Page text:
AK: I wouldn't call it an action to expropriate Russian money, since there were not too many options to choose from. This is a very unpleasant way to deal with the problem, may be even the worst possible plan, but at least this is some kind of solution. There was a better way to deal with the situation though. I think that the EU should have given more money to Cyprus. However, the EU also depends on the politics of its member countries. They didn't want to cover the losses of investors from other countries. Most of the investors were from Russia and the UK. German tax payers don't care much about Russian or UK investors. That's why the choices were limited. But again - the EU had enough resources to solve this problem and be done with it. They didn't have to go with the worst case scenario. I think there was a better choice. Cutting investors' money is always the worst solution. It's the worst case scenario that set a bad precedent, which can cause crises in banking systems of less developed European countries. Everybody knows now that this scenario can be used in other countries as well.
RT:In general the crisis in Cyprus and the off-shore leak scandal, the fact that they more or less come at the same time - is this a coincidence?
AK: Some say that it may not be a coincidence. And there are some facts that support this view. As we know, there was a major smear campaign in European countries - there was a discussion of illegal Russian money hidden in this zone. As a result, the public had a negative view of Russian bank accounts in Cyprus.
I can't really tell if Russia was targeted specifically for this punishment, but there are some facts that support this idea.
RT:Now there’s currently a pretty strong anti-offshore campaign ongoing, including a campaign against tax evasion, which the Organisation for Economic Cooperation and Development has become involved in. Why do you think it is that for decades everyone seemed to be fine with offshore banking and now it really seems to be kind of the main cancer in the European economy?
AK: That is a perpetual issue. When there is enough money, there is a feeling that it’s okay to spend more, or to increase taxes for your taxpayers. Finding money doesn’t seem such a problem. But once the current crisis broke out, the G20 was the first to come up with a list of offshore financial centers that were to be placed under regulatory oversight. I was present at that meeting, some three years ago. It was France which initially brought up this issue, since France has been exposed to rampant capital flight to offshore banks for purposes of tax avoidance. When economies find themselves in a fix and there is no more room for the government to raise taxes, that is when they go looking for runaway capital to tax it. So the crisis has supposedly made it a pressing issue.
RT:There is a certain impression that problems in the European Union and the United States here seem to be piling up and not being dealt with - debt, unemployment, dealing with the financial sector. Do you think there is really some kind of gentle way of getting out of these problems or do you think that the crisis will show its face yet again?
AK: This is the biggest question, which everybody is concerned with at the moment. As Central Banks adopt policies to mitigate the crisis, and governments raise taxes or reduce them in order to stimulate the economy, everyone is wondering whether we are actually solving the problem or merely deferring it. Maybe we are just biding time to reform our banking system, but either our reforms are difficult to implement, or there is not enough time. Undoubtedly, there are fears that the crisis may still escalate. We are already witnessing a double-dip recession in Europe. Europe is probably looking at another year in recession that springs from the meltdown of 2008, which means it is being hit by a second wave of the crisis. And everyone is wondering whether double-dip recession will prove a worldwide phenomenon. So far, it is difficult to predict anything with a degree of confidence, but since all of the inefficiencies and imbalances remain unresolved to date, there is a chance of a global second wave.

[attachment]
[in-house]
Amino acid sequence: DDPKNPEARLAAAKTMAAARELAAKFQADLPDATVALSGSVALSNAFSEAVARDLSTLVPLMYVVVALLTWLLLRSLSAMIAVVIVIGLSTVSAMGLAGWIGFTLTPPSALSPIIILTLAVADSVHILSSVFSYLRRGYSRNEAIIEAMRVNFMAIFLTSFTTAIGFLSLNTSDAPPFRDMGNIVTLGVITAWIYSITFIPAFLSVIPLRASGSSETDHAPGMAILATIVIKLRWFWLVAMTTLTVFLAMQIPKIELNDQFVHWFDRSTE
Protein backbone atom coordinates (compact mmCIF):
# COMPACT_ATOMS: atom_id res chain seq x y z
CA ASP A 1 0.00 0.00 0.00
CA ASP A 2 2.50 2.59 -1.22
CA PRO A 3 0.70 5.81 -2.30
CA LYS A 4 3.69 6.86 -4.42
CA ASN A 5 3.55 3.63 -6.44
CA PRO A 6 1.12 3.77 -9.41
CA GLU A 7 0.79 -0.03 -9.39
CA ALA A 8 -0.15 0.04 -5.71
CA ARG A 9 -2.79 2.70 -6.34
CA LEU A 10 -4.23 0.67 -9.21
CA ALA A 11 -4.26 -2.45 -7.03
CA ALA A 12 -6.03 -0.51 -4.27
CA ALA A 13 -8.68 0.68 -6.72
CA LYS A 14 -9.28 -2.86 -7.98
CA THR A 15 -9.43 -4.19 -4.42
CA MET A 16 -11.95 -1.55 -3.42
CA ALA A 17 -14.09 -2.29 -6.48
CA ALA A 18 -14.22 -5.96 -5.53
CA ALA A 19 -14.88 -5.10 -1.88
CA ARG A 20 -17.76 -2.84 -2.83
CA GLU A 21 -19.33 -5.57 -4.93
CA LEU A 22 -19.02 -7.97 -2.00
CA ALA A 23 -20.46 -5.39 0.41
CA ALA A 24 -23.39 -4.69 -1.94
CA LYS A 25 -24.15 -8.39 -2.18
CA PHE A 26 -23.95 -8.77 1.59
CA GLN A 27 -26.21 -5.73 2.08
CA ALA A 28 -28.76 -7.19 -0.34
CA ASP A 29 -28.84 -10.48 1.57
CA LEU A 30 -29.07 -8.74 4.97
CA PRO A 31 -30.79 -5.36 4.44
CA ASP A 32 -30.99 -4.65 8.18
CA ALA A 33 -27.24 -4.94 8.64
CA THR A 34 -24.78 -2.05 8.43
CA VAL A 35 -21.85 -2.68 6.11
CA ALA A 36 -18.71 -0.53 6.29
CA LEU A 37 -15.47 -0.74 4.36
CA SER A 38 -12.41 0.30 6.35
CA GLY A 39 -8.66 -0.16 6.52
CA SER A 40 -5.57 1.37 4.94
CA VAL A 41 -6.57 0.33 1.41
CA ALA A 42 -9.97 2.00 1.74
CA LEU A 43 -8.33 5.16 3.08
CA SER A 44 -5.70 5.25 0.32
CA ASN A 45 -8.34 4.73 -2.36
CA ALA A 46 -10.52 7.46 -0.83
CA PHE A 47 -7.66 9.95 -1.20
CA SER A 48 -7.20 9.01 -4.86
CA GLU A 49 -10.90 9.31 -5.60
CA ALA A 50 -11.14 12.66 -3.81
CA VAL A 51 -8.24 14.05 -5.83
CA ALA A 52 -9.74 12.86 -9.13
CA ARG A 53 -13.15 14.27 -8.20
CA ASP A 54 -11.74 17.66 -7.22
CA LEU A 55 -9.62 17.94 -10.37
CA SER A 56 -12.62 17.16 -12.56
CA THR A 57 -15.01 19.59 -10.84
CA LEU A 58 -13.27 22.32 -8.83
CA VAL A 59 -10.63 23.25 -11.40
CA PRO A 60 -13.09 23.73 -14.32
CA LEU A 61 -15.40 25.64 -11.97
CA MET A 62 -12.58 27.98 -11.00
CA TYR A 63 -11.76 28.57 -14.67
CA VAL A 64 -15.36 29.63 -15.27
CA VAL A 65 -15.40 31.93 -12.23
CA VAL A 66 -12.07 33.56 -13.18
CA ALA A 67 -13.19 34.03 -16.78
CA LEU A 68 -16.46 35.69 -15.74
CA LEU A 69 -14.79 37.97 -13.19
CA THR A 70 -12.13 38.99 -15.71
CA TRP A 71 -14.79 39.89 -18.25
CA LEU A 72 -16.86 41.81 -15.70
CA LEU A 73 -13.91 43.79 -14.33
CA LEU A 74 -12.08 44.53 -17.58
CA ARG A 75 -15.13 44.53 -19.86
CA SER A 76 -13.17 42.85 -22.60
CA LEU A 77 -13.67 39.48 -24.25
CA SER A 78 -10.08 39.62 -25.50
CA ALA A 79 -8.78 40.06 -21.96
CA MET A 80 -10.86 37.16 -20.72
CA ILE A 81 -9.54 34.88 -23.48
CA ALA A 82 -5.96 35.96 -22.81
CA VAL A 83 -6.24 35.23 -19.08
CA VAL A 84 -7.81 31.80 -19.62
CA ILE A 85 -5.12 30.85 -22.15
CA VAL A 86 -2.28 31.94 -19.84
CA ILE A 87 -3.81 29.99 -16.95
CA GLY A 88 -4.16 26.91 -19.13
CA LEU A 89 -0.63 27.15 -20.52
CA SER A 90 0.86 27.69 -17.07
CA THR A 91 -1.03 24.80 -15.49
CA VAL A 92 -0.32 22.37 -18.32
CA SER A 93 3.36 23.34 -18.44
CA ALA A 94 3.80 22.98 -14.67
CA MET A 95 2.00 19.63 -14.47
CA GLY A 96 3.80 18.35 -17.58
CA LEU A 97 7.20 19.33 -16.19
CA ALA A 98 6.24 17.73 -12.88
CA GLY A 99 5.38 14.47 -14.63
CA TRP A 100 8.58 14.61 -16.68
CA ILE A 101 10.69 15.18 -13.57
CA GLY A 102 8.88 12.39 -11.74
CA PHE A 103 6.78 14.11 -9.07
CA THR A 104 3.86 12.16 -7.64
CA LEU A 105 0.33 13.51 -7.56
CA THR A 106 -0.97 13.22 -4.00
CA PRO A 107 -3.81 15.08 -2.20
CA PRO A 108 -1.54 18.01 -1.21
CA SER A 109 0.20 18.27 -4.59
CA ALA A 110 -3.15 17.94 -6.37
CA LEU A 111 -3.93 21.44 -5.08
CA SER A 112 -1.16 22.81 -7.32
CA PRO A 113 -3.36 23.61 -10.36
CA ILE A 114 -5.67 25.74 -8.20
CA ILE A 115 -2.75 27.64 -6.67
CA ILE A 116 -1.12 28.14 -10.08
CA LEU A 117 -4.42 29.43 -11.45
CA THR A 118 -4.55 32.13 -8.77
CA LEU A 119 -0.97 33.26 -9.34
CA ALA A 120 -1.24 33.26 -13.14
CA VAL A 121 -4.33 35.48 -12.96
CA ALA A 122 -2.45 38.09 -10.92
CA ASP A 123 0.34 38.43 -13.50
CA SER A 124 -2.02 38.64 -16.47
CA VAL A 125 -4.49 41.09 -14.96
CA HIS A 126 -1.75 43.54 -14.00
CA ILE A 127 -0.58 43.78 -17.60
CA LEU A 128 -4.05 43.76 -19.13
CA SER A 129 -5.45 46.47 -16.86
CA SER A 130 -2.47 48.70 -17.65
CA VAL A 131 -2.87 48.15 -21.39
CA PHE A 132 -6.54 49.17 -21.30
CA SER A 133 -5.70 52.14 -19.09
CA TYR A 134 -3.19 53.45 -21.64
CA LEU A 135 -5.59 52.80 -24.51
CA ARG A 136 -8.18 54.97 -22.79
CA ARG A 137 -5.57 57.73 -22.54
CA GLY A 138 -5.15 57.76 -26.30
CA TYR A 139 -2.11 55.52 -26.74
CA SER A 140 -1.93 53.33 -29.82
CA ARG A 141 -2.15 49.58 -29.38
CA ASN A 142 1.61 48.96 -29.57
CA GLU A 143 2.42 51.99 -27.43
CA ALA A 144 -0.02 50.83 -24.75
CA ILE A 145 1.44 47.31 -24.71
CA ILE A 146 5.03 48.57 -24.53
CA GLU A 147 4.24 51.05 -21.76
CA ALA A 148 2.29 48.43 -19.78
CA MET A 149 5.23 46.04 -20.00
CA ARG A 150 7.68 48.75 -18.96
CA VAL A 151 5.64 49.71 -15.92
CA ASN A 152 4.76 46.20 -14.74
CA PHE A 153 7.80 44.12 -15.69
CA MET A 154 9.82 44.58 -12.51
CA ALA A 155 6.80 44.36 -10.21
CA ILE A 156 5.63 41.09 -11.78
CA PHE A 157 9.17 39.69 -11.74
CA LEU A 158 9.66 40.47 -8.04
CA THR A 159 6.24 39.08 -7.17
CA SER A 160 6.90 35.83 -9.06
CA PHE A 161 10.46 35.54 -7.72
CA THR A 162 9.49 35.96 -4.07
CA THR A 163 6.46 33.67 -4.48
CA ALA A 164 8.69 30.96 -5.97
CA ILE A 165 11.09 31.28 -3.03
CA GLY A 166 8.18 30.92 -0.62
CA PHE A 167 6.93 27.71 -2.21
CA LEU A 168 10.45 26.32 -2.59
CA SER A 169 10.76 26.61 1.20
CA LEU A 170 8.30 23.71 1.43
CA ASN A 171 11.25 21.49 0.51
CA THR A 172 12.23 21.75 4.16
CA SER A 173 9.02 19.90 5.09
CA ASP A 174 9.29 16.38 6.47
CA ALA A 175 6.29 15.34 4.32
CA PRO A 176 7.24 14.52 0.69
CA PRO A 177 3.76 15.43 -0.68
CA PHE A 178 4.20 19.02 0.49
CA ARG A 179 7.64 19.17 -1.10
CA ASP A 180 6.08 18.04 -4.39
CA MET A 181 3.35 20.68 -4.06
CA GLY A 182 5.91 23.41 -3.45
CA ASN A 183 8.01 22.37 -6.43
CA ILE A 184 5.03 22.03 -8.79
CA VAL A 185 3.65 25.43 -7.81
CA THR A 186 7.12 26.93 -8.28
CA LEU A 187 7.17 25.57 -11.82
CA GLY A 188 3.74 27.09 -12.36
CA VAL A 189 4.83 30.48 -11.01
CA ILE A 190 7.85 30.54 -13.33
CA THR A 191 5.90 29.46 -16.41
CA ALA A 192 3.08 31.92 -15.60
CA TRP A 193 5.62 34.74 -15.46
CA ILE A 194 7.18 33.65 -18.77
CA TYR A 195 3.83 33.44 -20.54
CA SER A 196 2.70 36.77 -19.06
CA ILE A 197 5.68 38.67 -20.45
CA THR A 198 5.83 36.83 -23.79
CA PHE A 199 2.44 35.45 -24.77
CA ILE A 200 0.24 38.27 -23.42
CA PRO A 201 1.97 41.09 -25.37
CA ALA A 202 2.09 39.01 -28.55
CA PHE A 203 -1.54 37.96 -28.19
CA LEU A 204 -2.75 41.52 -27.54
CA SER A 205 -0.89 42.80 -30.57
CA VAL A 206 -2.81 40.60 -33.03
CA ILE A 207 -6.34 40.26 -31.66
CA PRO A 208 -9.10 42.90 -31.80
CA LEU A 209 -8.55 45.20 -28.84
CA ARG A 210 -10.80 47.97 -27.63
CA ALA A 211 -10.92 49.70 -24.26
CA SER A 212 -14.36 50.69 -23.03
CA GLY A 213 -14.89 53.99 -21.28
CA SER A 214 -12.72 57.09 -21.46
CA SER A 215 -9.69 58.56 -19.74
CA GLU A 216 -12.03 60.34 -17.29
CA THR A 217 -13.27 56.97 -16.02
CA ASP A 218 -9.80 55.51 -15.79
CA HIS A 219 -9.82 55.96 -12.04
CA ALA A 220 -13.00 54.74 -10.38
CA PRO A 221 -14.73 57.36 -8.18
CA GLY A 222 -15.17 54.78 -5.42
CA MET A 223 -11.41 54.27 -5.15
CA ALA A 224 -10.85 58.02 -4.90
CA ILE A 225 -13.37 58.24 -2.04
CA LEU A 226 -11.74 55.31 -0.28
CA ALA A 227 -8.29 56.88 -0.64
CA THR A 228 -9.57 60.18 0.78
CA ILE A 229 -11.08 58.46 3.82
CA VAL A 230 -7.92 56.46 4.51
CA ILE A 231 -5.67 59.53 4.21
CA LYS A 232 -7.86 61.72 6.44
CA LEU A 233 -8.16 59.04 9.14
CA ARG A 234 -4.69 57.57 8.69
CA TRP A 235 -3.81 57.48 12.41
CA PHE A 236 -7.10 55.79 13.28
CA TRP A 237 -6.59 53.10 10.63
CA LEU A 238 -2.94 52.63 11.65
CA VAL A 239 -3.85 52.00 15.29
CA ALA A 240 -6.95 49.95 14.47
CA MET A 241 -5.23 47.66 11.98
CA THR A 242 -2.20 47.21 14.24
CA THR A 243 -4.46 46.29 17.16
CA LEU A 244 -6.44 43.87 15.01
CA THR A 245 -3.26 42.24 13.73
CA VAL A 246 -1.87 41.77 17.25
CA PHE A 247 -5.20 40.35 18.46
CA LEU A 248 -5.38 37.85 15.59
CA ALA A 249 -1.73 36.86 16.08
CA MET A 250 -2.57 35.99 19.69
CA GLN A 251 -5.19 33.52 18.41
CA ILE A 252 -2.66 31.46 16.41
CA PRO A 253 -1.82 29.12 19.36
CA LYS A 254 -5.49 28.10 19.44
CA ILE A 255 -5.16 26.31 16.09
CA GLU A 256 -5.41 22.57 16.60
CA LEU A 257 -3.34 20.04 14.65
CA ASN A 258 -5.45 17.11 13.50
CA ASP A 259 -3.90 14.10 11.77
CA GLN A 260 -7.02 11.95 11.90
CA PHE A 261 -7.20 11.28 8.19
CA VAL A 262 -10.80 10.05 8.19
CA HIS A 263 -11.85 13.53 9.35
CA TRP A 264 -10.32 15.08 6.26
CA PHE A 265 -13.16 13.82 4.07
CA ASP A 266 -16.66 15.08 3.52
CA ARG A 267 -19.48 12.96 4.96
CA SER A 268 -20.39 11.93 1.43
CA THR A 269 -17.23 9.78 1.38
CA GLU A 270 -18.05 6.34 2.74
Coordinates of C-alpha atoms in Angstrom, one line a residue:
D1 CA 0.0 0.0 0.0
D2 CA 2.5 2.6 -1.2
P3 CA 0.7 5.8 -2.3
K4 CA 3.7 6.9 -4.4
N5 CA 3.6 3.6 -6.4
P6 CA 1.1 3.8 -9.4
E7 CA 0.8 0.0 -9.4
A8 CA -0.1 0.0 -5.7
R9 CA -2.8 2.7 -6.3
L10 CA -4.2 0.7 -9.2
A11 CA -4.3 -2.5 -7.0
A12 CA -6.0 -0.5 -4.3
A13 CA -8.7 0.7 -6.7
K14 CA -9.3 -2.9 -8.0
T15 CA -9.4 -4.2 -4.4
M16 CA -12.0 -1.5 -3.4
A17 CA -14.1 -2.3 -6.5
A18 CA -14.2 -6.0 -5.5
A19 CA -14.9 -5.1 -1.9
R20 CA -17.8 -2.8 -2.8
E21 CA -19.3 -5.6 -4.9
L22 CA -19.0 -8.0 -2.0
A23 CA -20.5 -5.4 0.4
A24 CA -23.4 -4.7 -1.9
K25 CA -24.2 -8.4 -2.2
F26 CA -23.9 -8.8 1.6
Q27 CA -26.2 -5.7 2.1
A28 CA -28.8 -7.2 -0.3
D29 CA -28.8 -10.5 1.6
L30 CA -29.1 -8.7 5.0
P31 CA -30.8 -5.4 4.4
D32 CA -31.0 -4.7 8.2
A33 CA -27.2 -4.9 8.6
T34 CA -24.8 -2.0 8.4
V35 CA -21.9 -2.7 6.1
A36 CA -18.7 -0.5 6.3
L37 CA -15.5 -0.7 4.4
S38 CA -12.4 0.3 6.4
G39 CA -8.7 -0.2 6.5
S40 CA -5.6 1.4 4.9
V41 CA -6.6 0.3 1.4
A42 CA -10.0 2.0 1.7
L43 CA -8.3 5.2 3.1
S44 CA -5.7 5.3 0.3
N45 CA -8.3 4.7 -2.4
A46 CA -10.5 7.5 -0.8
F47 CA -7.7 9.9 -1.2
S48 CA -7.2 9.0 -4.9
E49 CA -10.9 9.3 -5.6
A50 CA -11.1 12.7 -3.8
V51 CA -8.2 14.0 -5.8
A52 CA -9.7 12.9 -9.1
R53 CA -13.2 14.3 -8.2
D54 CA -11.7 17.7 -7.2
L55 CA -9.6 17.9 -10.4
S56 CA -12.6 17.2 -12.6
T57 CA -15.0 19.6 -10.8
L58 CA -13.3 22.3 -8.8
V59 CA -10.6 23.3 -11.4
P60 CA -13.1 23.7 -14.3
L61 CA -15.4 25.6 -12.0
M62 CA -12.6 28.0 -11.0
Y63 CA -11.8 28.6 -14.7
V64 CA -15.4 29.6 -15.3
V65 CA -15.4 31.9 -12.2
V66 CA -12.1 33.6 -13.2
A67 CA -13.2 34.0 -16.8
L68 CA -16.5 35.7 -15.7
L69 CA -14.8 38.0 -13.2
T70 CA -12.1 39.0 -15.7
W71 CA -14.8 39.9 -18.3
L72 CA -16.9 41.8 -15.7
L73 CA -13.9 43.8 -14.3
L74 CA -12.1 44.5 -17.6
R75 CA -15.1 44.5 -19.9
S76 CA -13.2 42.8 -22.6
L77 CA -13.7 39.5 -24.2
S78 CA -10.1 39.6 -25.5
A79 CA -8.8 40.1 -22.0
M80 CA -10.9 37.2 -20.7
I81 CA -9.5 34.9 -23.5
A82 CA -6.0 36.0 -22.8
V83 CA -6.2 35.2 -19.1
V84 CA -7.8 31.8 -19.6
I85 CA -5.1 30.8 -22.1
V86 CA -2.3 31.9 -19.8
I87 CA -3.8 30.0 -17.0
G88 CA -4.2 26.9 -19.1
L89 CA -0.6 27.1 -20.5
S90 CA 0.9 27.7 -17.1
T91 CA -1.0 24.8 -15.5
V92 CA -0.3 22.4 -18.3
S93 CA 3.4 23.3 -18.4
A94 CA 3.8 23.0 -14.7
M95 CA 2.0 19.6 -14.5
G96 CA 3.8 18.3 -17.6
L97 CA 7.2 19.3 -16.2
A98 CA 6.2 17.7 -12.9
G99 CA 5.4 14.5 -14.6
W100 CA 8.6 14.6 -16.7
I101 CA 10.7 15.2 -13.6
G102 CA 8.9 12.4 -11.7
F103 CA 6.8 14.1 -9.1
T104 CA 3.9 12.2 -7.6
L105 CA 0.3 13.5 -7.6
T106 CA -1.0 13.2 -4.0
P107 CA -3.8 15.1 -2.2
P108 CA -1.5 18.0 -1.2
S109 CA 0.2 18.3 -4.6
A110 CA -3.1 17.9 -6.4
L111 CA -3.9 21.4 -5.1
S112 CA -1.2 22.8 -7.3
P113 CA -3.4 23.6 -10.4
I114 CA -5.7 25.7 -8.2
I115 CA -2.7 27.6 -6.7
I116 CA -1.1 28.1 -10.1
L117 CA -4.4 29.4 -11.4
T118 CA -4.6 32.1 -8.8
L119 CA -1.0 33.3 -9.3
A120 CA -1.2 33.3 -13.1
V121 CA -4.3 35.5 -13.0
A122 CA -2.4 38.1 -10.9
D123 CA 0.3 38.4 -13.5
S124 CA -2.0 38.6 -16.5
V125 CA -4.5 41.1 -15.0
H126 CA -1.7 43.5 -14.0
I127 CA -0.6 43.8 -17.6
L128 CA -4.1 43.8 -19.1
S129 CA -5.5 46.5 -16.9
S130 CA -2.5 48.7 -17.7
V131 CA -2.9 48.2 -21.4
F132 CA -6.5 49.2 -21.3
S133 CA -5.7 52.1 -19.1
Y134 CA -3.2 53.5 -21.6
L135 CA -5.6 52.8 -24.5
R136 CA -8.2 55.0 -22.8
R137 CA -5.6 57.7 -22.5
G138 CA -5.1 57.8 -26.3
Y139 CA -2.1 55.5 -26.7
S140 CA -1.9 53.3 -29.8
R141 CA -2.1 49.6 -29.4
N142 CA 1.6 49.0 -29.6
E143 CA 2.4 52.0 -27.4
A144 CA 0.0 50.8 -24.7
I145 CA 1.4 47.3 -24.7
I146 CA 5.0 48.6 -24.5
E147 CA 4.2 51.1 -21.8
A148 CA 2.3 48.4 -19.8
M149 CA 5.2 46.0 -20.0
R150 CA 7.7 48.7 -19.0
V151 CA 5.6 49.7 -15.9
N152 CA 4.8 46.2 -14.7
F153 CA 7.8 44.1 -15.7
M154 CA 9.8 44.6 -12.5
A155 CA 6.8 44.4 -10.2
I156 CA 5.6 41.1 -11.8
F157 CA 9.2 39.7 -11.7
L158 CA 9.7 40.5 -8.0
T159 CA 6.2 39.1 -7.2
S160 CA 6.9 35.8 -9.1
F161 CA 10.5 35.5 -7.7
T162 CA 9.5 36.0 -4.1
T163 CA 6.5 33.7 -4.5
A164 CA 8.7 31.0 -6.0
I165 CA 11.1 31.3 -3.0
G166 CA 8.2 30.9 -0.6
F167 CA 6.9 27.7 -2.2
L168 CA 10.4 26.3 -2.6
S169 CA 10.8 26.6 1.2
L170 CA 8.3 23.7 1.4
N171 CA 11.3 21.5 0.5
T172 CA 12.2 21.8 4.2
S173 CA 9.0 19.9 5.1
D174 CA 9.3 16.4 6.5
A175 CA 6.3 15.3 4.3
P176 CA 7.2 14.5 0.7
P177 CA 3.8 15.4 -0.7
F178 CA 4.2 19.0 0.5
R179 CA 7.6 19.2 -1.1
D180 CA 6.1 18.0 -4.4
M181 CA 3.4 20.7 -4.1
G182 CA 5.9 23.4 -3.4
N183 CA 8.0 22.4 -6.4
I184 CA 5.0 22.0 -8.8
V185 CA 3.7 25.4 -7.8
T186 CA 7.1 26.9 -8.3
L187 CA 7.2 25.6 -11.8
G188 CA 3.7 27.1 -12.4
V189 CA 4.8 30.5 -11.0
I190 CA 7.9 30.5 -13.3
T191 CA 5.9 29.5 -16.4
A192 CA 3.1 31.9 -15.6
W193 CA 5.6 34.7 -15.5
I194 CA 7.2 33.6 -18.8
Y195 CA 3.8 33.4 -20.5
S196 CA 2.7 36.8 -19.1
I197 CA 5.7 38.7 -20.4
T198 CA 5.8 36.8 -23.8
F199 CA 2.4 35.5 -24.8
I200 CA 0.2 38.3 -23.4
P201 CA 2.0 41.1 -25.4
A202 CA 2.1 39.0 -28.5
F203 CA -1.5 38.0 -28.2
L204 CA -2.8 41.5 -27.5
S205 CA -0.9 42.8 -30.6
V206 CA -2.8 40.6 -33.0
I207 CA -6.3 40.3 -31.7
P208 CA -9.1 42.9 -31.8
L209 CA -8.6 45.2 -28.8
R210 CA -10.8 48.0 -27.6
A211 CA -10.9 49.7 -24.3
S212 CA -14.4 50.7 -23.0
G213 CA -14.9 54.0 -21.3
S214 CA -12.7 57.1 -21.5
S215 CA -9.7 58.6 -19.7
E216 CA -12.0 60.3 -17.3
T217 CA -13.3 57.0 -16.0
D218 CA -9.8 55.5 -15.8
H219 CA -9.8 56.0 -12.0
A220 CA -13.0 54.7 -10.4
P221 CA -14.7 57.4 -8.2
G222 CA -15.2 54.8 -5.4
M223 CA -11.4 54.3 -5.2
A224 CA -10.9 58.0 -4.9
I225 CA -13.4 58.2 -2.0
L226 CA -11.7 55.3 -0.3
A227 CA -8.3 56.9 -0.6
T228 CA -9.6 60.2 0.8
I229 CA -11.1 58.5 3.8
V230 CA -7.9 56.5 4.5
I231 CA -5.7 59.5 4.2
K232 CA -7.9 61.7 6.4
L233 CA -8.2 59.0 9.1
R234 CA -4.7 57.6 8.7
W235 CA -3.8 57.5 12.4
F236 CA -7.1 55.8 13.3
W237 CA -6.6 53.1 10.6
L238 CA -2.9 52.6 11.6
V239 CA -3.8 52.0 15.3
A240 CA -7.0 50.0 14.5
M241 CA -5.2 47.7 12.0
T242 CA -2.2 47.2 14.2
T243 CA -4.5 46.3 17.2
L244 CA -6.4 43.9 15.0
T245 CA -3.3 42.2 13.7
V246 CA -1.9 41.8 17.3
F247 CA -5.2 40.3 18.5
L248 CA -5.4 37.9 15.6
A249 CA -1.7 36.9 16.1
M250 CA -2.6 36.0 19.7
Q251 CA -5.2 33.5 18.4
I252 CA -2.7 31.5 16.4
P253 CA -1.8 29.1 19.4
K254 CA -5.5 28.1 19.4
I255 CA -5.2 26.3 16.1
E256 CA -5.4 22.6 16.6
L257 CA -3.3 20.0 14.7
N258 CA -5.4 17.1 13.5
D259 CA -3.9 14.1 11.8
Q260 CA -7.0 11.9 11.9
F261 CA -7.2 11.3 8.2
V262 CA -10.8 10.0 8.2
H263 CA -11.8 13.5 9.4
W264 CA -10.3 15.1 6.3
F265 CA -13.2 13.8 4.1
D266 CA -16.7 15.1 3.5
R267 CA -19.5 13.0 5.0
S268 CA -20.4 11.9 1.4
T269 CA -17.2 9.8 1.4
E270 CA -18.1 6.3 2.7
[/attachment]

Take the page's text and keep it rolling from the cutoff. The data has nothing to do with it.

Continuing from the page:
RT:Now a more general question: do you think people living in developed countries are prepared to change their model of consumption, their lifestyles? Are they ready for something like that?
AK: This is a good question. Politically, I think no one is ready. It’s very hard to make such a decision whether personally or politically as to cut healthcare, education, and road infrastructure expenses. It’s very hard to decide to restrain oneself, and it’s difficult for people to agree to such measures. This isn’t something they would want to do yet it is something that they’ll have to do at some point. Those countries that come to terms with it quicker will probably get an additional chance of becoming more competitive in the future.
RT:Now a question more about you. Would you be attracted by the opportunity of working in the Russian government again?
AK: I’ve answered this question a number of times before. It’s not up to me to decide whether I should work there or not. It’s the government that should be appointing people to work there. But I strongly disagree with the present government’s policy, which was actually the reason I stopped working there. I would be interested in implementing a different policy though. But this isn’t an option at the moment, so I am not striving to work in the government right now.
RT:Elvira Nabiullina should become the head of Russia’s Central Bank soon. Is it setting a new trend of women in finances, or will it still be a man’s world after all?
AK: I think it will be a trend but a slowly growing one. Generally, women will be expanding their role in society due to emancipation and more equal rights in all areas of life. In this sense, the role of women has been underdeveloped and undeservedly lessened. There were many reasons for it such as traditional views and other difficulties that stopped women from being just as equally independent and committed to work. But this will be changing over time, so I believe this is a long-term yet slowly progressing trend.
RT:Aleksey Kudrin, thank you very much for your time with us today.
AK: Thank you.